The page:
Particle fluxes into permeable sediments: Comparison of mechanisms mediating deposition

J. Stephen Fries, Gary L. Taghon

Research output: Contribution to journalArticlepeer-review

14 Scopus citations


Fine particle deposition in coarser sediment beds plays an important role in biogeochemical cycling in sediments by (1) supplying organic matter, attached microorganisms, and nutrients and (2) mediating interfacial fluxes through changes in permeability. In some cases, particles could be associated with contaminants or particles could clog pores in the sediment resulting in ecological impacts through changes in porewater chemistry (e.g., dissolved oxygen profiles). We compare two mechanisms for fine particle deposition to permeable sediments. First, for flat beds, particle delivery by sediment grain-scale flows coupled with particle retention within the sediment could result in deposition in excess of the gravitational settling. Second, pressure-driven flows across ripples may deliver additional particles directly into the sediment, although sediment transport can counteract deposition. Flume experiments were used to measure deposition rates over a range of particle and sediment sizes for both flat and rippled beds. Flat bed deposition rates were greater than the particle settling velocities and comparable to the deposition rates to rippled beds under similar flow conditions. An empirical expression based on parameters for flow, sediment, and particle conditions predicts where each mechanism dominates the deposition rate. This result illustrates the potential importance of grain-scale processes for the deposition of fine particles to permeable sediments regardless of bed roughness. Predictions of particle fate, penetration into the sediment, and degradation following the deposition still require a description of bed topography in addition to sediment properties.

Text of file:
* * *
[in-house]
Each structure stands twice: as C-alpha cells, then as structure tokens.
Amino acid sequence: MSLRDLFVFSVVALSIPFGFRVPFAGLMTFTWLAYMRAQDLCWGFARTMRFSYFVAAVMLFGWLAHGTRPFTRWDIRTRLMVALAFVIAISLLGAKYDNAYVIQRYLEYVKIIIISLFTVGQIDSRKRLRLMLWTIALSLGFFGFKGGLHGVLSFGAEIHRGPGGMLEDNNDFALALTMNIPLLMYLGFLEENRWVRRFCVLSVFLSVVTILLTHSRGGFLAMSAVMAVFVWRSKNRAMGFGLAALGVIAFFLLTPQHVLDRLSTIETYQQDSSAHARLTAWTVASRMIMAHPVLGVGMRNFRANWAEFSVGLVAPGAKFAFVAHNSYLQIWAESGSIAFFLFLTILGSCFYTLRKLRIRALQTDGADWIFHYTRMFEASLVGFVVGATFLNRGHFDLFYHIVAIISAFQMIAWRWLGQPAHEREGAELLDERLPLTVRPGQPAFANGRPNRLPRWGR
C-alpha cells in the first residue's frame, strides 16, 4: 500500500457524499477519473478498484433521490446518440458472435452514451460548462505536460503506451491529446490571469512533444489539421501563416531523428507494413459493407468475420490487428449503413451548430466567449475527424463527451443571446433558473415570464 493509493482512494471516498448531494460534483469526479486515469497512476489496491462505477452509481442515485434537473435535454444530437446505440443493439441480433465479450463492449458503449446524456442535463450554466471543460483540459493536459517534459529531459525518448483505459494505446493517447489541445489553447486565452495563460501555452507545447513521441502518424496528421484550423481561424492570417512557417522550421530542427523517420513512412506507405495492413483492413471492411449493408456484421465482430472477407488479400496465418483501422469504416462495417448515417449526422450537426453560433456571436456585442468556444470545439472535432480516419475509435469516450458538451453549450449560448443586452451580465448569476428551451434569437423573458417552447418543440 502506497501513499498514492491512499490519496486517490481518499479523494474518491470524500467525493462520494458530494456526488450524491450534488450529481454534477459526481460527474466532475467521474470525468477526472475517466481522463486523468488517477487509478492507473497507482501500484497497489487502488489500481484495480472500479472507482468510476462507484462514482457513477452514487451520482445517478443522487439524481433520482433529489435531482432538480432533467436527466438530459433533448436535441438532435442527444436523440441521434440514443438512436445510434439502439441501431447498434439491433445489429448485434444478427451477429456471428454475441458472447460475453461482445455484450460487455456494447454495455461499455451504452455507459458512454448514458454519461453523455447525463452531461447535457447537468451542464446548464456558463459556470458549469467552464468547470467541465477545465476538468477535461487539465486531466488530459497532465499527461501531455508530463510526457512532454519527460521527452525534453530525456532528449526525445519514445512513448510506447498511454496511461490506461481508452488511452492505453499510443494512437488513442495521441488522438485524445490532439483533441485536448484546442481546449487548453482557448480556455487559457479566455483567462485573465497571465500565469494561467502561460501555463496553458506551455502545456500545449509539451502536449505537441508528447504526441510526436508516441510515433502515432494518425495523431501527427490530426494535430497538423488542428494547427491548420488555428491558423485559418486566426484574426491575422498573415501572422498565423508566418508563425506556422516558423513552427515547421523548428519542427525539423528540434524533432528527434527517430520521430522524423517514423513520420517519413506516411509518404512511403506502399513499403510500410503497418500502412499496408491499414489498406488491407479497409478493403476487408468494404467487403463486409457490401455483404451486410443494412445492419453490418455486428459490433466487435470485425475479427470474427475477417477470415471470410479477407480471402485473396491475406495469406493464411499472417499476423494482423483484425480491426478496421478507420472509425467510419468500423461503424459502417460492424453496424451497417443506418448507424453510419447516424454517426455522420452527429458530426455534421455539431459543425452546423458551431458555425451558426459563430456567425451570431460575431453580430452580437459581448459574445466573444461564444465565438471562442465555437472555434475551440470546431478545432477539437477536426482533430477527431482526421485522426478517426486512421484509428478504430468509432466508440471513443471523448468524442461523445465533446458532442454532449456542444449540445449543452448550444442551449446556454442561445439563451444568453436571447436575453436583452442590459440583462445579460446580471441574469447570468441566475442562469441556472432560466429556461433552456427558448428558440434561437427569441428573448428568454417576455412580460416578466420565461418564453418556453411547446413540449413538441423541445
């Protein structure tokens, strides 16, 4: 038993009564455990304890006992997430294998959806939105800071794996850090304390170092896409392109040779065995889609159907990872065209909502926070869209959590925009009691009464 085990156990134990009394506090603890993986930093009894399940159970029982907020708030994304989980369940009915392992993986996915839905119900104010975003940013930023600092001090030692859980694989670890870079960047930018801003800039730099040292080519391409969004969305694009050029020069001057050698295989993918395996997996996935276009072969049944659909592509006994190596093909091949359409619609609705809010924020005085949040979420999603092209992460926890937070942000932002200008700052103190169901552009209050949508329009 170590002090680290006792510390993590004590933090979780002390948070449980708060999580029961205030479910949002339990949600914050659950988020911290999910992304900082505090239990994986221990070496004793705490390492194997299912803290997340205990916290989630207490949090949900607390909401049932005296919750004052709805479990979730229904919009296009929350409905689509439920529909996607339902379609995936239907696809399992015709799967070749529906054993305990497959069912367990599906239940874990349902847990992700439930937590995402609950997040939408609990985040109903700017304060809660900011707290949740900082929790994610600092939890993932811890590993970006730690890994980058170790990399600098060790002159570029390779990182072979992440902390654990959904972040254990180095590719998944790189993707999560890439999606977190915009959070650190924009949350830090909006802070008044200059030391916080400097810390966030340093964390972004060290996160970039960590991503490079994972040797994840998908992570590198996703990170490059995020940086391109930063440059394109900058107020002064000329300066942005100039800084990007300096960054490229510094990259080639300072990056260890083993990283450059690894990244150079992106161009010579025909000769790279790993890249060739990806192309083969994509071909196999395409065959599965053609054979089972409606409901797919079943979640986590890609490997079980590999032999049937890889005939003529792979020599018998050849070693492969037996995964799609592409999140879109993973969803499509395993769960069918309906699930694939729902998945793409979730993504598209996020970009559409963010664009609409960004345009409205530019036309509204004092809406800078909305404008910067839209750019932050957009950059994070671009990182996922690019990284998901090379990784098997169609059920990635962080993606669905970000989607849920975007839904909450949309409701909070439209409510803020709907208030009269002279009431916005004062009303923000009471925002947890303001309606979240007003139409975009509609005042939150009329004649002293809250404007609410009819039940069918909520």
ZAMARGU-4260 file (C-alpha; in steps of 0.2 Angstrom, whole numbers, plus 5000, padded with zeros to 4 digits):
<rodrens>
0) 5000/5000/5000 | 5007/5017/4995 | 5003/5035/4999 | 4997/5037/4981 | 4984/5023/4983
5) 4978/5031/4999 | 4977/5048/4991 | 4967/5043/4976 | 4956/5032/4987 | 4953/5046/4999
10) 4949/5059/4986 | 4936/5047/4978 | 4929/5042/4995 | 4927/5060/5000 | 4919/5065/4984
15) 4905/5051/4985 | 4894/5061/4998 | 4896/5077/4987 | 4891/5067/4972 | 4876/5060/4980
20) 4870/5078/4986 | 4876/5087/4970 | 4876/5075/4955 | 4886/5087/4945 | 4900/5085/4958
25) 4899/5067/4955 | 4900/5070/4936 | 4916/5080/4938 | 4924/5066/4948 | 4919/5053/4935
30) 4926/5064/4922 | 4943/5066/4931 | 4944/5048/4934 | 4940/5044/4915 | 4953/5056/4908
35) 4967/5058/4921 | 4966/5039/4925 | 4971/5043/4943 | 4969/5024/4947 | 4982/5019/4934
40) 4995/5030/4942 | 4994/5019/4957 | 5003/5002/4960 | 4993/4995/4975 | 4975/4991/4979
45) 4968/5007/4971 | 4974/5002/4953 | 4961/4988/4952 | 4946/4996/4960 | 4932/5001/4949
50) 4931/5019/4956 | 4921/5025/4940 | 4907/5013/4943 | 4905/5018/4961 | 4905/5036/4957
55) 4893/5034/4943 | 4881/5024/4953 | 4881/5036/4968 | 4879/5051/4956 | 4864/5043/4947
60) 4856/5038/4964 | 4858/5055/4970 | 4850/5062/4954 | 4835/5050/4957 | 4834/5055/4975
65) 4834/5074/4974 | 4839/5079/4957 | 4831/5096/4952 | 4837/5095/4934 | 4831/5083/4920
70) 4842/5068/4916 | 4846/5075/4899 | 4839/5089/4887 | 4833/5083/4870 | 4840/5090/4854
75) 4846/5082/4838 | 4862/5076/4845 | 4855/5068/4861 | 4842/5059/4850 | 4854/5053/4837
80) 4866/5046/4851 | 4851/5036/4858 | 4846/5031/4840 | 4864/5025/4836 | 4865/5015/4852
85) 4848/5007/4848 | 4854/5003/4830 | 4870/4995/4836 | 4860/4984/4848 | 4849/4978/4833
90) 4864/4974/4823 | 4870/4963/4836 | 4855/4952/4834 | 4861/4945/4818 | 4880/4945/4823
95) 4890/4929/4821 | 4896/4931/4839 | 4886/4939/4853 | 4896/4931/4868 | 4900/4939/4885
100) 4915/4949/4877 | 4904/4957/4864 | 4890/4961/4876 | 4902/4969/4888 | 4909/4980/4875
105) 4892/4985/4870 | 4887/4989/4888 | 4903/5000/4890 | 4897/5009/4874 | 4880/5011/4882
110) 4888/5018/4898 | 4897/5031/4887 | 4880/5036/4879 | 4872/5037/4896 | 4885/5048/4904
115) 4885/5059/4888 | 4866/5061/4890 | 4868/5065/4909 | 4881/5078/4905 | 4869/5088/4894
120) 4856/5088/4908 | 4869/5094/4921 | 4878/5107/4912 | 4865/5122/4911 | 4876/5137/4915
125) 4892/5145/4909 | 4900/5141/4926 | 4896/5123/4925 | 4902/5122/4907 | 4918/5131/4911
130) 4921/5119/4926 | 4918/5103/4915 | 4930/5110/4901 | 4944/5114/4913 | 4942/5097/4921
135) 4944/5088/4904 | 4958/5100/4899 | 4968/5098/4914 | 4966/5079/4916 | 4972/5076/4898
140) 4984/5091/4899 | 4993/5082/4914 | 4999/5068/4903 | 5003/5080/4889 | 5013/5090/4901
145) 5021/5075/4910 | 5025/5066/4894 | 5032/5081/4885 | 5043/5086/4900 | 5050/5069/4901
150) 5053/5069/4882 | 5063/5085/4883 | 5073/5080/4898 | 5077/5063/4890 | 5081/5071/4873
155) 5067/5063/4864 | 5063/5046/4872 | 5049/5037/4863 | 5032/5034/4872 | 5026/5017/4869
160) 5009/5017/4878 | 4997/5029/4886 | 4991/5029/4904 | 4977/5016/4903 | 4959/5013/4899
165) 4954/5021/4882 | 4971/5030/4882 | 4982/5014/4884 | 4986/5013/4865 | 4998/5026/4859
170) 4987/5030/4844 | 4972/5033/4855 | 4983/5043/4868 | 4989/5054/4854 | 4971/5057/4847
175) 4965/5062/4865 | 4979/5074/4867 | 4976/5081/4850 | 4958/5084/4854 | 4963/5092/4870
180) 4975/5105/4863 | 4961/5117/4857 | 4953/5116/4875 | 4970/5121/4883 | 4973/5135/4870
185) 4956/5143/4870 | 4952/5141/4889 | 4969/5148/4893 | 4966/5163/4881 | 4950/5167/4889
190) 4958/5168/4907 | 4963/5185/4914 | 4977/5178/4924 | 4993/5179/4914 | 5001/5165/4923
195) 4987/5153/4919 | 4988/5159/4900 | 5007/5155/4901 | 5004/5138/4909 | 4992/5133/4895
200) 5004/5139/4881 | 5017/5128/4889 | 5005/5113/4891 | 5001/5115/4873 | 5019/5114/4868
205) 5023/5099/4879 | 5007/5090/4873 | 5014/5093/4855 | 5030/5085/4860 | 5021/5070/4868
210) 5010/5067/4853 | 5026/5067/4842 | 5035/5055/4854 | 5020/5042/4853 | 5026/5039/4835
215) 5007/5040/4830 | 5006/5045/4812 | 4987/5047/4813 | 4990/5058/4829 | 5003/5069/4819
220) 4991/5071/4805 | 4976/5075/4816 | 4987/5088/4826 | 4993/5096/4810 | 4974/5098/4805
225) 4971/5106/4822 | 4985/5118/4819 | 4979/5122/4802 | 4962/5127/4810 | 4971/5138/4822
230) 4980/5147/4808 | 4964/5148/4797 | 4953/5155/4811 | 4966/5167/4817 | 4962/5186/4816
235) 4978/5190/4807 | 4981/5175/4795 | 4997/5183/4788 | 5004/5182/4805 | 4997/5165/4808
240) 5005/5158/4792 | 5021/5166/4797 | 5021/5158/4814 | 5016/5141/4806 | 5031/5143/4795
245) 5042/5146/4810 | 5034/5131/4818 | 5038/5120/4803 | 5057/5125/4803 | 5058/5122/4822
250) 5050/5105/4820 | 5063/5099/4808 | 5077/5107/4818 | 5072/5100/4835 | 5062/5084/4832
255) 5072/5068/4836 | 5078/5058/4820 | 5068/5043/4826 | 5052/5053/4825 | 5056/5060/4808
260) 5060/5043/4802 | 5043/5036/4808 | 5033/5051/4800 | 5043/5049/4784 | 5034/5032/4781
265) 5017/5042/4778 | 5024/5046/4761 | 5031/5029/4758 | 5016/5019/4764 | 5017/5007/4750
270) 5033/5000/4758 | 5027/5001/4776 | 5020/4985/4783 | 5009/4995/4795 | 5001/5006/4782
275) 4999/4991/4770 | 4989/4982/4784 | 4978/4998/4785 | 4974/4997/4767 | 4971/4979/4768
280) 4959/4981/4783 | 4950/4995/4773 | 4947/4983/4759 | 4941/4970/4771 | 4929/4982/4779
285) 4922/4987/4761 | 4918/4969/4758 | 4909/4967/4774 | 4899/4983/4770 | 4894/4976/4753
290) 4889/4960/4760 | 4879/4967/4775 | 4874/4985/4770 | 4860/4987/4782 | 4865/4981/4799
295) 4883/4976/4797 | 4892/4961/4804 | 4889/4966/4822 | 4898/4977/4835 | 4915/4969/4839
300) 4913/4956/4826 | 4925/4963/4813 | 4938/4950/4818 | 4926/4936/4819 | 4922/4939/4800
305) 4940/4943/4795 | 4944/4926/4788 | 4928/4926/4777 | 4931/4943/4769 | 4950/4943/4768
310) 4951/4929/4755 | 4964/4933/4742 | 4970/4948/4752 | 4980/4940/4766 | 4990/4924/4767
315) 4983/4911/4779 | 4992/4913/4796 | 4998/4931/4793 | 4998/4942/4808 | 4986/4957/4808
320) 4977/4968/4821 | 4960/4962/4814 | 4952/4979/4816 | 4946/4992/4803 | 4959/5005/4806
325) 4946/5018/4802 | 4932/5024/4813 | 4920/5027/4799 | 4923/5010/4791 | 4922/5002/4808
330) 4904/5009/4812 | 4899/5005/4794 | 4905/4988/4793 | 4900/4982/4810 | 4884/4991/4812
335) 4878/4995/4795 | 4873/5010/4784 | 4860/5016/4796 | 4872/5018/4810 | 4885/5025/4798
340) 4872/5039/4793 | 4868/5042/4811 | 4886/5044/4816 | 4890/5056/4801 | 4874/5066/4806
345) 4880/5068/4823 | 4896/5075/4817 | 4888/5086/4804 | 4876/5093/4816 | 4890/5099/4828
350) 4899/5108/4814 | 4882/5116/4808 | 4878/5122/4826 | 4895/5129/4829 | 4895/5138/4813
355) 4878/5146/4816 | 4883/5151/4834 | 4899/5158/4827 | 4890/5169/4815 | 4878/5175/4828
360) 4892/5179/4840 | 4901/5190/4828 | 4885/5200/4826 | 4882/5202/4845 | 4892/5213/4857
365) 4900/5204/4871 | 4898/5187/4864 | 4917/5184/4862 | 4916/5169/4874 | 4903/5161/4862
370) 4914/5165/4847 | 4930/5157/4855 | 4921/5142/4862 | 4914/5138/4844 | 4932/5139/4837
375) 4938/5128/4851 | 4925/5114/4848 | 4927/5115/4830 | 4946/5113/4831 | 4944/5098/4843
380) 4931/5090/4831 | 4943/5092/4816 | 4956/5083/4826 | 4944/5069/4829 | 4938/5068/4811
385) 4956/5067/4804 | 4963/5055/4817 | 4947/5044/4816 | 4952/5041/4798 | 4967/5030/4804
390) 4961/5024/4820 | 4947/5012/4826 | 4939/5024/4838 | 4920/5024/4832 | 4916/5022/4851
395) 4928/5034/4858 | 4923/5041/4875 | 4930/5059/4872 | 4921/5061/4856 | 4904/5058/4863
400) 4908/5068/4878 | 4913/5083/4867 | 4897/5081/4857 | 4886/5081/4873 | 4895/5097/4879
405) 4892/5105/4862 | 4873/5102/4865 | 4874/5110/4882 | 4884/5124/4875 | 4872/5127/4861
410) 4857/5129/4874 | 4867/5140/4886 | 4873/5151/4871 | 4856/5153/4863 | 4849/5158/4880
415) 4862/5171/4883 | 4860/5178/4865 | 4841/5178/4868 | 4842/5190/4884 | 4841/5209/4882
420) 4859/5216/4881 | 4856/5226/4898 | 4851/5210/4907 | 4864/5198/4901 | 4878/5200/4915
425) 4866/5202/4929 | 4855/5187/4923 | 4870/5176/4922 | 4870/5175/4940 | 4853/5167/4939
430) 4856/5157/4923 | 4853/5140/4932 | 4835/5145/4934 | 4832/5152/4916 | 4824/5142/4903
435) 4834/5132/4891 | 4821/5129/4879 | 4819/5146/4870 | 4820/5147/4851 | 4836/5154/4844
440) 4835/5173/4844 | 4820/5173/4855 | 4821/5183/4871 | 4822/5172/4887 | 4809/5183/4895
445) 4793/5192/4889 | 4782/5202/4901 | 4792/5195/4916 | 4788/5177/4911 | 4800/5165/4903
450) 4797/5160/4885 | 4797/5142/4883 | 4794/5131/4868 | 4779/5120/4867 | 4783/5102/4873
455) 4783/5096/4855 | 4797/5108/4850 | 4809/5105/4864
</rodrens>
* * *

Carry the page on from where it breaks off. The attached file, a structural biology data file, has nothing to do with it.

Original languageEnglish (US)
Article number003004QHY
Pages (from-to)214-221
Number of pages8
JournalJournal of Hydraulic Engineering
Issue number4
StatePublished - Apr 2010

All Science Journal Classification (ASJC) codes

  • Civil and Structural Engineering
  • Water Science and Technology
  • Mechanical Engineering


  • Deposition
  • Dispersion
  • Flume
  • Permeable sediments
  • Ripples


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